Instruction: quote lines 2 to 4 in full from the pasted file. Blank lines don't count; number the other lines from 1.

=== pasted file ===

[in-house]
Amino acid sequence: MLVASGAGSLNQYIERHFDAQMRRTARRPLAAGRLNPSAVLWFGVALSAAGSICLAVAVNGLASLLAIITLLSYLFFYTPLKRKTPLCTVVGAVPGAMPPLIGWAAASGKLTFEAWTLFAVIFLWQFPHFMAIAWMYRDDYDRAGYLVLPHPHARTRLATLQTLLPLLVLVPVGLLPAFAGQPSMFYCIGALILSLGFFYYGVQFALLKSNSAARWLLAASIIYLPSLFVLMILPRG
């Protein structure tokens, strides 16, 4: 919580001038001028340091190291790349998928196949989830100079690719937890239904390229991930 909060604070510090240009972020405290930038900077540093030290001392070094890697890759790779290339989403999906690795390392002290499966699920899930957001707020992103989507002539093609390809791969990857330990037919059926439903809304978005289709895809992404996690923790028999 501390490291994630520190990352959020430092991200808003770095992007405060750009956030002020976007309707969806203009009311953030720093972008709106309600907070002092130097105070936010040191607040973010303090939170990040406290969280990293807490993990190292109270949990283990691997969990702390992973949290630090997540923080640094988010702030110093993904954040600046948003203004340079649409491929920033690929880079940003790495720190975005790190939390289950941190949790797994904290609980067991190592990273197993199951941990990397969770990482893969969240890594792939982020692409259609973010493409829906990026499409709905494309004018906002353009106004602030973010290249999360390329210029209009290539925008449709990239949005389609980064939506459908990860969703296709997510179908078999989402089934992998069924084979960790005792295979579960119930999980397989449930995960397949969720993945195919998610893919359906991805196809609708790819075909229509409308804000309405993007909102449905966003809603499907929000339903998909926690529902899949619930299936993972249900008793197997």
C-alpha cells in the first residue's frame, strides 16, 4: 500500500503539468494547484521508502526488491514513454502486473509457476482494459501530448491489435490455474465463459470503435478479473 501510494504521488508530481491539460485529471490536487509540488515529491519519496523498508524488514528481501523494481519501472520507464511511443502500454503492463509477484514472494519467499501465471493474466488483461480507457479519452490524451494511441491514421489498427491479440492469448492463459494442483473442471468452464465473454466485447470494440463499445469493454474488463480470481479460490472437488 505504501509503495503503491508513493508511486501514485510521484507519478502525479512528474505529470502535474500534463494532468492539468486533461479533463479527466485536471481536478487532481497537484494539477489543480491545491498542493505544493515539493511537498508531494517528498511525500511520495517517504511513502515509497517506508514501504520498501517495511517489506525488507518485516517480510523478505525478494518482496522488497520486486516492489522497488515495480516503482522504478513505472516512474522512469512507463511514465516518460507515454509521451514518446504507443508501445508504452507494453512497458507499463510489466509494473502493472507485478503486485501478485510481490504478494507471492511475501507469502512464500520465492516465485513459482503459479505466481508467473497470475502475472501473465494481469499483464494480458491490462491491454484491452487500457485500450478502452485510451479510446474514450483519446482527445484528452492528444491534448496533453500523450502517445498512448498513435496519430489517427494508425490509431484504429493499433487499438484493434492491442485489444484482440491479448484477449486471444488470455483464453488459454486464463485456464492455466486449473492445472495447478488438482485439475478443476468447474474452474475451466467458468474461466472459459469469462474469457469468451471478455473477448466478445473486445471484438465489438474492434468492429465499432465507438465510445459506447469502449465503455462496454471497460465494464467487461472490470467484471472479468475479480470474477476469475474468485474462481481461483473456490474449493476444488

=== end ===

Amino acid sequence: MLVASGAGSLNQYIERHFDAQMRRTARRPLAAGRLNPSAVLWFGVALSAAGSICLAVAVNGLASLLAIITLLSYLFFYTPLKRKTPLCTVVGAVPGAMPPLIGWAAASGKLTFEAWTLFAVIFLWQFPHFMAIAWMYRDDYDRAGYLVLPHPHARTRLATLQTLLPLLVLVPVGLLPAFAGQPSMFYCIGALILSLGFFYYGVQFALLKSNSAARWLLAASIIYLPSLFVLMILPRG
């Protein structure tokens, strides 16, 4: 919580001038001028340091190291790349998928196949989830100079690719937890239904390229991930 909060604070510090240009972020405290930038900077540093030290001392070094890697890759790779290339989403999906690795390392002290499966699920899930957001707020992103989507002539093609390809791969990857330990037919059926439903809304978005289709895809992404996690923790028999 501390490291994630520190990352959020430092991200808003770095992007405060750009956030002020976007309707969806203009009311953030720093972008709106309600907070002092130097105070936010040191607040973010303090939170990040406290969280990293807490993990190292109270949990283990691997969990702390992973949290630090997540923080640094988010702030110093993904954040600046948003203004340079649409491929920033690929880079940003790495720190975005790190939390289950941190949790797994904290609980067991190592990273197993199951941990990397969770990482893969969240890594792939982020692409259609973010493409829906990026499409709905494309004018906002353009106004602030973010290249999360390329210029209009290539925008449709990239949005389609980064939506459908990860969703296709997510179908078999989402089934992998069924084979960790005792295979579960119930999980397989449930995960397949969720993945195919998610893919359906991805196809609708790819075909229509409308804000309405993007909102449905966003809603499907929000339903998909926690529902899949619930299936993972249900008793197997």
C-alpha cells in the first residue's frame, strides 16, 4: 500500500503539468494547484521508502526488491514513454502486473509457476482494459501530448491489435490455474465463459470503435478479473 501510494504521488508530481491539460485529471490536487509540488515529491519519496523498508524488514528481501523494481519501472520507464511511443502500454503492463509477484514472494519467499501465471493474466488483461480507457479519452490524451494511441491514421489498427491479440492469448492463459494442483473442471468452464465473454466485447470494440463499445469493454474488463480470481479460490472437488 505504501509503495503503491508513493508511486501514485510521484507519478502525479512528474505529470502535474500534463494532468492539468486533461479533463479527466485536471481536478487532481497537484494539477489543480491545491498542493505544493515539493511537498508531494517528498511525500511520495517517504511513502515509497517506508514501504520498501517495511517489506525488507518485516517480510523478505525478494518482496522488497520486486516492489522497488515495480516503482522504478513505472516512474522512469512507463511514465516518460507515454509521451514518446504507443508501445508504452507494453512497458507499463510489466509494473502493472507485478503486485501478485510481490504478494507471492511475501507469502512464500520465492516465485513459482503459479505466481508467473497470475502475472501473465494481469499483464494480458491490462491491454484491452487500457485500450478502452485510451479510446474514450483519446482527445484528452492528444491534448496533453500523450502517445498512448498513435496519430489517427494508425490509431484504429493499433487499438484493434492491442485489444484482440491479448484477449486471444488470455483464453488459454486464463485456464492455466486449473492445472495447478488438482485439475478443476468447474474452474475451466467458468474461466472459459469469462474469457469468451471478455473477448466478445473486445471484438465489438474492434468492429465499432465507438465510445459506447469502449465503455462496454471497460465494464467487461472490470467484471472479468475479480470474477476469475474468485474462481481461483473456490474449493476444488